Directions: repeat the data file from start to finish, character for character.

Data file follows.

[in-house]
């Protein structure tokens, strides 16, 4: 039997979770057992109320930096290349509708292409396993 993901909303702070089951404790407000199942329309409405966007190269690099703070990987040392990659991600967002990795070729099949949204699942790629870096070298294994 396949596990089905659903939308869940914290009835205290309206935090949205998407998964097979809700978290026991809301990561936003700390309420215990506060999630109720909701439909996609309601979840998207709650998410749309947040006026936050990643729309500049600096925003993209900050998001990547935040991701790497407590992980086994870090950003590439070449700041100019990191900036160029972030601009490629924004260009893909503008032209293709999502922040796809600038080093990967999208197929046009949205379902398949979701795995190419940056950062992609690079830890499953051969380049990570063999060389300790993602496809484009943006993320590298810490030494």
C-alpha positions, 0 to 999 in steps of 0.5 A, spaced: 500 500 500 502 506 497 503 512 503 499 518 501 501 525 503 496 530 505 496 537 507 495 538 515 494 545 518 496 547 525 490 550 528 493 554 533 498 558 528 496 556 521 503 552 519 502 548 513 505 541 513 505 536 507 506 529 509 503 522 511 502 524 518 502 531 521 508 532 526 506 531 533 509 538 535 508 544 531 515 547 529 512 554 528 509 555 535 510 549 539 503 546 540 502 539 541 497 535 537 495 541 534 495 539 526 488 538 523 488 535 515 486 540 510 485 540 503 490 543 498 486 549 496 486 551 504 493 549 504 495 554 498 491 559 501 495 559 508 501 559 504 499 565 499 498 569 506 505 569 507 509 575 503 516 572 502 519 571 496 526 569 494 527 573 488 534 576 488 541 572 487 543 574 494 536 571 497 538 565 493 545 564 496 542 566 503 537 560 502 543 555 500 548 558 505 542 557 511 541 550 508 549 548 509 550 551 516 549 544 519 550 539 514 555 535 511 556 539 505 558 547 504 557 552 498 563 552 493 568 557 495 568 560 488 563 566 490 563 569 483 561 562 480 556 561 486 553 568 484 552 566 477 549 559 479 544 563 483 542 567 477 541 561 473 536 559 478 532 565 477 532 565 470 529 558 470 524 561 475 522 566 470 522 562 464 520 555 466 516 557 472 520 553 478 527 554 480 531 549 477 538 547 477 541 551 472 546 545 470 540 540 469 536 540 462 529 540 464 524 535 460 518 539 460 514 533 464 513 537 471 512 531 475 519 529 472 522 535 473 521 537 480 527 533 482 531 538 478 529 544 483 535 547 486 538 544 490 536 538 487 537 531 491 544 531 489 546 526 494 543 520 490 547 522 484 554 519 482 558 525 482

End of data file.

[in-house]
């Protein structure tokens, strides 16, 4: 039997979770057992109320930096290349509708292409396993 993901909303702070089951404790407000199942329309409405966007190269690099703070990987040392990659991600967002990795070729099949949204699942790629870096070298294994 396949596990089905659903939308869940914290009835205290309206935090949205998407998964097979809700978290026991809301990561936003700390309420215990506060999630109720909701439909996609309601979840998207709650998410749309947040006026936050990643729309500049600096925003993209900050998001990547935040991701790497407590992980086994870090950003590439070449700041100019990191900036160029972030601009490629924004260009893909503008032209293709999502922040796809600038080093990967999208197929046009949205379902398949979701795995190419940056950062992609690079830890499953051969380049990570063999060389300790993602496809484009943006993320590298810490030494």
C-alpha positions, 0 to 999 in steps of 0.5 A, spaced: 500 500 500 502 506 497 503 512 503 499 518 501 501 525 503 496 530 505 496 537 507 495 538 515 494 545 518 496 547 525 490 550 528 493 554 533 498 558 528 496 556 521 503 552 519 502 548 513 505 541 513 505 536 507 506 529 509 503 522 511 502 524 518 502 531 521 508 532 526 506 531 533 509 538 535 508 544 531 515 547 529 512 554 528 509 555 535 510 549 539 503 546 540 502 539 541 497 535 537 495 541 534 495 539 526 488 538 523 488 535 515 486 540 510 485 540 503 490 543 498 486 549 496 486 551 504 493 549 504 495 554 498 491 559 501 495 559 508 501 559 504 499 565 499 498 569 506 505 569 507 509 575 503 516 572 502 519 571 496 526 569 494 527 573 488 534 576 488 541 572 487 543 574 494 536 571 497 538 565 493 545 564 496 542 566 503 537 560 502 543 555 500 548 558 505 542 557 511 541 550 508 549 548 509 550 551 516 549 544 519 550 539 514 555 535 511 556 539 505 558 547 504 557 552 498 563 552 493 568 557 495 568 560 488 563 566 490 563 569 483 561 562 480 556 561 486 553 568 484 552 566 477 549 559 479 544 563 483 542 567 477 541 561 473 536 559 478 532 565 477 532 565 470 529 558 470 524 561 475 522 566 470 522 562 464 520 555 466 516 557 472 520 553 478 527 554 480 531 549 477 538 547 477 541 551 472 546 545 470 540 540 469 536 540 462 529 540 464 524 535 460 518 539 460 514 533 464 513 537 471 512 531 475 519 529 472 522 535 473 521 537 480 527 533 482 531 538 478 529 544 483 535 547 486 538 544 490 536 538 487 537 531 491 544 531 489 546 526 494 543 520 490 547 522 484 554 519 482 558 525 482